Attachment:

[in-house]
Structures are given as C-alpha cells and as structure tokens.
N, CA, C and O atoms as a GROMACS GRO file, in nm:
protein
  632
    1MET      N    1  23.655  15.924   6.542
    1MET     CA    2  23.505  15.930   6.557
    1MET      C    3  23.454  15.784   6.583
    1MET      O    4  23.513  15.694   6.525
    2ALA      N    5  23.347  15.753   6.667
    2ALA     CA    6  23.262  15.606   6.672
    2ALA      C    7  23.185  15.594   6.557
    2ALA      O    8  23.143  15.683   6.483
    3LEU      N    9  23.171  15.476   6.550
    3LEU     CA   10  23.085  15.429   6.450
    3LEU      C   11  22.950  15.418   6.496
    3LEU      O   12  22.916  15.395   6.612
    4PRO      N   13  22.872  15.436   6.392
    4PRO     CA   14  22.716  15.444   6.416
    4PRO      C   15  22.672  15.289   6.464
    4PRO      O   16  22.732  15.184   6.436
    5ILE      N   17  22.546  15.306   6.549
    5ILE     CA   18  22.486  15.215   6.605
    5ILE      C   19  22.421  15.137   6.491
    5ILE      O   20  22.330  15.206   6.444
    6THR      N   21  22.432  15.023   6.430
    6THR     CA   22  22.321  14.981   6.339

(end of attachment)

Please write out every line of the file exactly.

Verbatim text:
[in-house]
Structures are given as C-alpha cells and as structure tokens.
N, CA, C and O atoms as a GROMACS GRO file, in nm:
protein
  632
    1MET      N    1  23.655  15.924   6.542
    1MET     CA    2  23.505  15.930   6.557
    1MET      C    3  23.454  15.784   6.583
    1MET      O    4  23.513  15.694   6.525
    2ALA      N    5  23.347  15.753   6.667
    2ALA     CA    6  23.262  15.606   6.672
    2ALA      C    7  23.185  15.594   6.557
    2ALA      O    8  23.143  15.683   6.483
    3LEU      N    9  23.171  15.476   6.550
    3LEU     CA   10  23.085  15.429   6.450
    3LEU      C   11  22.950  15.418   6.496
    3LEU      O   12  22.916  15.395   6.612
    4PRO      N   13  22.872  15.436   6.392
    4PRO     CA   14  22.716  15.444   6.416
    4PRO      C   15  22.672  15.289   6.464
    4PRO      O   16  22.732  15.184   6.436
    5ILE      N   17  22.546  15.306   6.549
    5ILE     CA   18  22.486  15.215   6.605
    5ILE      C   19  22.421  15.137   6.491
    5ILE      O   20  22.330  15.206   6.444
    6THR      N   21  22.432  15.023   6.430
    6THR     CA   22  22.321  14.981   6.339